Don’t miss out on a big income tax refund and get to know the 2018 tax changes that will get you that check
Tax season is here and this year promises to be more confusing than ever, as if it was possible for income taxes to be more confusing.
While some people may be getting a bigger refund on their taxes this year, you’ll need to know where to find it. From income tax rates to deductions and other loopholes, a lot has changed for filing your 2018 taxes.
I’m listing here the top five changes to income taxes that will help you get the biggest refund possible and how to make filing easy. Whether you do your own taxes through an easy tax software product or have an accountant handle the mess, don’t miss out on what could be thousands back from Uncle Sam.
2018 Income Tax Rate Changes
The biggest change on income taxes is the rates and brackets. The lowest rate is still 10% but most of the other brackets came down a few percent and the top income in each tax bracket increased a little.
It might not seem like much but every bit helps in boosting your tax refund. For example, a married couple making an adjusted gross income (AGI) of $65,000 in 2017 would have owed about $8,817 to federal taxes. This year, they’ll owe a slightly lower $7,419 for more than a grand in savings.
The change in the overall tax rates for 2018 will stay in effect until 2025 but are then set to return to the old, higher levels. Politicians are promising to make the new tax rates permanent…but do you really want to trust them on it?
Now might be a good time to start contributing to your Roth IRA since income taxes are lower. You won’t get the immediate deduction you get contributing to a traditional IRA but you won’t owe taxes when you withdraw your money in retirement.
Want to make filing taxes as easy as possible? I use TurboTax to file every year and always get a refund. Whether you’re filing for your family or are a small business owner like myself, TurboTax will walk you step-by-step to getting the biggest refund possible.
The 2018 Standard Deduction is Higher
When you file your taxes, you can either take a flat amount off your income and then pay income taxes on the rest, or you can add together all your individual deductions in a process called itemizing.
Those individual deductions include things like state and local taxes, interest and charitable donations. For those in high-tax states, it used to make more sense to add up and itemize because property taxes were higher than that standard deduction they could take.
That’s all changing for the new tax law because the standard deduction increased big time. In fact, the flat amount you can take off your income almost doubled.
Unfortunately, it also means the return on some of those itemized deductions might not mean as much. If you were trying to decide how much those charitable contributions really cost after taxes, that math has changed. If those individual deductions no longer add up to more than the standard deduction you can take, then you’re better off just taking the flat amount.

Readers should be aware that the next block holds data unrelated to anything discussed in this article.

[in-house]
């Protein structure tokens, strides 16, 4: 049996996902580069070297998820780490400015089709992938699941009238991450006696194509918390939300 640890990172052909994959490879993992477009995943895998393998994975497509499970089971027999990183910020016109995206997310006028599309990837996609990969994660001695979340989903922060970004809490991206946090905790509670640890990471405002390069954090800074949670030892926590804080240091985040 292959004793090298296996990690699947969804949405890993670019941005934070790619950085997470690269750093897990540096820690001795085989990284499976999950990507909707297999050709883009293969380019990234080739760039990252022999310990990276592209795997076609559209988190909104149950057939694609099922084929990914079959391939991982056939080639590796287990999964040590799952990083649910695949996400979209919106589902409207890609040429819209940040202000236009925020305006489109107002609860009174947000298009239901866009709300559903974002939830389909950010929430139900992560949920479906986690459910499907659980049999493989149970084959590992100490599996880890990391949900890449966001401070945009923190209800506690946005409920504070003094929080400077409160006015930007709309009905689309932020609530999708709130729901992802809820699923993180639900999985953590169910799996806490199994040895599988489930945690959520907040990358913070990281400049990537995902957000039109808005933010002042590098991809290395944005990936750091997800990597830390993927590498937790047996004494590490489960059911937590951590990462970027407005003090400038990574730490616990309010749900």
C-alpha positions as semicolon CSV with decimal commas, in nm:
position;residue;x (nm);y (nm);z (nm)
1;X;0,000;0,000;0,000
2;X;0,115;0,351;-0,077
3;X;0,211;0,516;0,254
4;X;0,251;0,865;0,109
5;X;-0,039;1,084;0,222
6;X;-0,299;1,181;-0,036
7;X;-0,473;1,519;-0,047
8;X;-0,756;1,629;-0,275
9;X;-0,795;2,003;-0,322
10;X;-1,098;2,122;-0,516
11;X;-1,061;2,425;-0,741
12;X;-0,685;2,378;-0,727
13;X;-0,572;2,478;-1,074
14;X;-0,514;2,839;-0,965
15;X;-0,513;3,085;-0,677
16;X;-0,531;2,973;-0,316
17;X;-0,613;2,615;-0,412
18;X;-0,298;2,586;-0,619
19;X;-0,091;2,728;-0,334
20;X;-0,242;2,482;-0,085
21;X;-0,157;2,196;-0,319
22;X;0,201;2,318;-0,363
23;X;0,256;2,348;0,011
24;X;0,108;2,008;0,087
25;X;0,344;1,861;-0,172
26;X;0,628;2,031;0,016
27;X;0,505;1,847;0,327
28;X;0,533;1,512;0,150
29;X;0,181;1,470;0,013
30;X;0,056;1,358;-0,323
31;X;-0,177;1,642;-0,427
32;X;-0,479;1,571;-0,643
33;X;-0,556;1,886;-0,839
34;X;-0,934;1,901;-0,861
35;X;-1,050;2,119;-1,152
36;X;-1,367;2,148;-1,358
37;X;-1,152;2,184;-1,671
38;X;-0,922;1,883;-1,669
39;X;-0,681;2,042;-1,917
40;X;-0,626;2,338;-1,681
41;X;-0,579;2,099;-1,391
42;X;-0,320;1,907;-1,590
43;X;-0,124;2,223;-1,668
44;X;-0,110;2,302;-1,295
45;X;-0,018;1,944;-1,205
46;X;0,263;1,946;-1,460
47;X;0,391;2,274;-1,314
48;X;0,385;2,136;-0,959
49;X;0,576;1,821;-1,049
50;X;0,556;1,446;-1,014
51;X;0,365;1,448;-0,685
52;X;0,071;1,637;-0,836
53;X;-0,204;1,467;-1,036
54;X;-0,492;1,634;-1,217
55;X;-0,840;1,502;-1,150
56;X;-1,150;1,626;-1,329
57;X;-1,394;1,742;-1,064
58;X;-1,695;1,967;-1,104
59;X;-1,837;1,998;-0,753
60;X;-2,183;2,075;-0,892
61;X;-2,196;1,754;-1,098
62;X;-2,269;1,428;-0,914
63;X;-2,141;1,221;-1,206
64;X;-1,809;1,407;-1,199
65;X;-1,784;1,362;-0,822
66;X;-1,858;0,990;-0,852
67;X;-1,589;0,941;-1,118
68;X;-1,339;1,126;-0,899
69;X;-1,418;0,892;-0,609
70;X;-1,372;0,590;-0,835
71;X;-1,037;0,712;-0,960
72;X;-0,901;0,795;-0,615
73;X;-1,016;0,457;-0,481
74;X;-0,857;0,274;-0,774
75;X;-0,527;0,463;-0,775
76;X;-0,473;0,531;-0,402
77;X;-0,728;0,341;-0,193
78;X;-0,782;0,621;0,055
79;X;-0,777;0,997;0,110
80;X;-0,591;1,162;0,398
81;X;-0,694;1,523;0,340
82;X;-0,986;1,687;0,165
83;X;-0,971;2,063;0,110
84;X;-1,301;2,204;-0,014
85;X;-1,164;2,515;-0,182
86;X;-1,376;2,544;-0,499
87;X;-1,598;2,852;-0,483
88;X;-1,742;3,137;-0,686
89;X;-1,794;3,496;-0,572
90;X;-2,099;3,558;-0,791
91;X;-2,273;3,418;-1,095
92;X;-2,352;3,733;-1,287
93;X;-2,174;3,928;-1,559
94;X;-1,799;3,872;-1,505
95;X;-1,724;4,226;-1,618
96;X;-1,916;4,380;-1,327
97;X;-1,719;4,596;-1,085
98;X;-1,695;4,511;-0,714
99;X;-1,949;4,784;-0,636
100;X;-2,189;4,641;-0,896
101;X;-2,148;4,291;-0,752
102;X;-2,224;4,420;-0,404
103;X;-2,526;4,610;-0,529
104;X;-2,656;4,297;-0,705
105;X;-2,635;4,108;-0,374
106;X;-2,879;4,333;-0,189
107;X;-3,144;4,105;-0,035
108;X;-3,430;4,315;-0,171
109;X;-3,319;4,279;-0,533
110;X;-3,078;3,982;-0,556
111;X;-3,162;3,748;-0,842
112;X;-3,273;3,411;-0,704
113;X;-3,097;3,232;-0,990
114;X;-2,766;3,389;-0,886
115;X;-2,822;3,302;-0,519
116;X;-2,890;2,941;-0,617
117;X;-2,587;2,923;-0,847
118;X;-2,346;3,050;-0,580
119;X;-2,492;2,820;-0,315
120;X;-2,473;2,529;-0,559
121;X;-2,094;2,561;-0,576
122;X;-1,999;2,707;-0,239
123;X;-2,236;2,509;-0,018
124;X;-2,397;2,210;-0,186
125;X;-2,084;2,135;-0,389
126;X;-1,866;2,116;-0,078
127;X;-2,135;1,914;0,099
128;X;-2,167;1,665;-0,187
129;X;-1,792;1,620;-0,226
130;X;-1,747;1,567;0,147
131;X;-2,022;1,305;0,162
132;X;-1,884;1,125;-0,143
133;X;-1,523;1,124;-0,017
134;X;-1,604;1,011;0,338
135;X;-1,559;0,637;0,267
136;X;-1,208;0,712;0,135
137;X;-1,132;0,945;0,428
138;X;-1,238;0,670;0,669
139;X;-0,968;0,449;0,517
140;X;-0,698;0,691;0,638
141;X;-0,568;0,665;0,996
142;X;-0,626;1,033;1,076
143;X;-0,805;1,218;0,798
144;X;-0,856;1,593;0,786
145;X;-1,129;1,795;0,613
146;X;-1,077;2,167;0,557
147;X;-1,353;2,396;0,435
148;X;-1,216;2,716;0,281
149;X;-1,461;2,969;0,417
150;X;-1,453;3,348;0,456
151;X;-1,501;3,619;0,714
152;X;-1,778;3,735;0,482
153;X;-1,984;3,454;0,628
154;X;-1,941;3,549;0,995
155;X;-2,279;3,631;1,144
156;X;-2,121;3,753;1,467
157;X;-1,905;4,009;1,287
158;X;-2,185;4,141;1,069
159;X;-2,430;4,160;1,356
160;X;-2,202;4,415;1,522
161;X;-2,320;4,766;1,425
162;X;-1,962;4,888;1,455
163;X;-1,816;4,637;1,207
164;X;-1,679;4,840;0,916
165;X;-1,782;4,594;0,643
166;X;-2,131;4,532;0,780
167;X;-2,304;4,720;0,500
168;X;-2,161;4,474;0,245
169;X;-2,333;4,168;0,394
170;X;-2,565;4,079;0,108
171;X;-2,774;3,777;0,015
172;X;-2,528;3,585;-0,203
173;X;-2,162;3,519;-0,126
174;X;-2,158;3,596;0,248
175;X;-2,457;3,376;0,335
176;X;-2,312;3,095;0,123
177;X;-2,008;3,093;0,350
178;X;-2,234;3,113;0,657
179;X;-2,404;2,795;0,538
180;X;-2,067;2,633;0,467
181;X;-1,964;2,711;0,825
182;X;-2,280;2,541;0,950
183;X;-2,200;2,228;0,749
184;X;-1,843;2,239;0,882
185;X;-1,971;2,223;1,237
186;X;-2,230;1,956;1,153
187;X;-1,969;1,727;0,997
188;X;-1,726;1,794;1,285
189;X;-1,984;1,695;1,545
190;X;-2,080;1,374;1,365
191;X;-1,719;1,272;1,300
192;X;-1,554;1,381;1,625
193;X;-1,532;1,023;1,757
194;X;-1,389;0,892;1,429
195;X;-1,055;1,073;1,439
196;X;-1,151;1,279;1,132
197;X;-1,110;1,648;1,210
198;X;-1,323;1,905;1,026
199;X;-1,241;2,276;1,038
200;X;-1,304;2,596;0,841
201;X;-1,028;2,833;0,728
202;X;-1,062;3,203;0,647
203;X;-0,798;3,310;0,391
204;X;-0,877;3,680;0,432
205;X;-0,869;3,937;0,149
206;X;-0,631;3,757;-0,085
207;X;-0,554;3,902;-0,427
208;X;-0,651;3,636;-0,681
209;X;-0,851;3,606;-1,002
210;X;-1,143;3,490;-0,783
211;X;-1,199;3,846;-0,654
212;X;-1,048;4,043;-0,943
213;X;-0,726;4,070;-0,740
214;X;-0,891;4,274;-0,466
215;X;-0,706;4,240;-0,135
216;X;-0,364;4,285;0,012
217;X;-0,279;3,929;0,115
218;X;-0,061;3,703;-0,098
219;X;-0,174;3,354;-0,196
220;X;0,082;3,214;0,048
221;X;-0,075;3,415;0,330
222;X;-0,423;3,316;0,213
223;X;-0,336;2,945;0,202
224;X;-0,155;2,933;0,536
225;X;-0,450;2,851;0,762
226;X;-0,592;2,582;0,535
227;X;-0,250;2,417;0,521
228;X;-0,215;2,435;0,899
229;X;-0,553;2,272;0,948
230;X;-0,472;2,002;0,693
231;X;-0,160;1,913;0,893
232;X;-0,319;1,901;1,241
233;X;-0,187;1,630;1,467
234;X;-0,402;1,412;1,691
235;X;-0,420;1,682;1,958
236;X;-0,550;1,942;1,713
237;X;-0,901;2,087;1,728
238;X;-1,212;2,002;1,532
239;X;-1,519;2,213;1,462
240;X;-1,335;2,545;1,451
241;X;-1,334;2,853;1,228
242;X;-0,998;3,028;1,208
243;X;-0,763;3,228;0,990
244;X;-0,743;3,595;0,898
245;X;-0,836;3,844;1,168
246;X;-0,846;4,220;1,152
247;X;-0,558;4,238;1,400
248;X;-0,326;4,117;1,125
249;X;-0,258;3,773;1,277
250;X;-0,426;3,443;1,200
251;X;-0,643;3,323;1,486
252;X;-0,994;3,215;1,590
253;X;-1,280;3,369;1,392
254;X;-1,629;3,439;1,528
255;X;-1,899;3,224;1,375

But Many of the Smaller Deductions are Gone for 2018 Taxes
Before you get too excited about the new lower tax rates and the higher standard deduction, there are a few parts of the new tax law that will increase your taxes.
In previous years, you could deduct ‘miscellaneous deductions’ which included things like safe deposit fees, investment management, union dues and unreimbursed employee expenses if they added to more than 2% of your AGI.
That deduction has disappeared from the 2018 tax law and will particularly hit workers in unions that have to buy some of their own tools. This could include anyone in public safety as well as construction.
The Personal Exemption is also Gone for 2019 Tax Filing and Beyond
The higher standard deduction is great but it didn’t come without a cost. In previous years, you could take an additional $4,050 off your income for yourself, your spouse and any dependents. It was a benefit to people that itemized as well as those that took the standard deduction.
You no longer get that personal exemption which can be a big hit to larger families. In fact, for families of four or more, the disappearing personal exemption means you’re worse off when you go to file your taxes.
State and Local Tax Deductions are Capped at $10,000 on the New Tax Law
If you never needed to itemize your individual deductions then this one might not be such a big deal. For example, those living in low-tax states that rented their homes had fewer deductions and the standard deduction was almost always higher.
For homeowners in high-tax states though, this new tax law change could hit them hard. In fact, we’re already hearing of a migration of people moving from states like New York and California to places in Florida and Nevada.
In prior years, you could take all the taxes you paid to local and state government off your federal income taxes. That meant a lot for people paying thousands in property taxes and mortgage interest…so homeowners.
In 2019 and beyond, you will only be able to take a maximum of $10,000 off your federal income taxes for the amount paid to state and local taxes. That’s the limit for single or married filing jointly. Married people filing separately have a $5,000 cap each.
The change will most likely affect those living in higher-tax or higher cost-of-living states like those in the New England states or the west coast.
The new tax laws will take some time to understand but don’t let that get in the way of getting a big refund. Use these five tax law changes to get as much back as possible. Understand the 2018 income tax changes weren’t all good so you’ll need to work your way around them to get the most benefit and avoid the worst of the pain.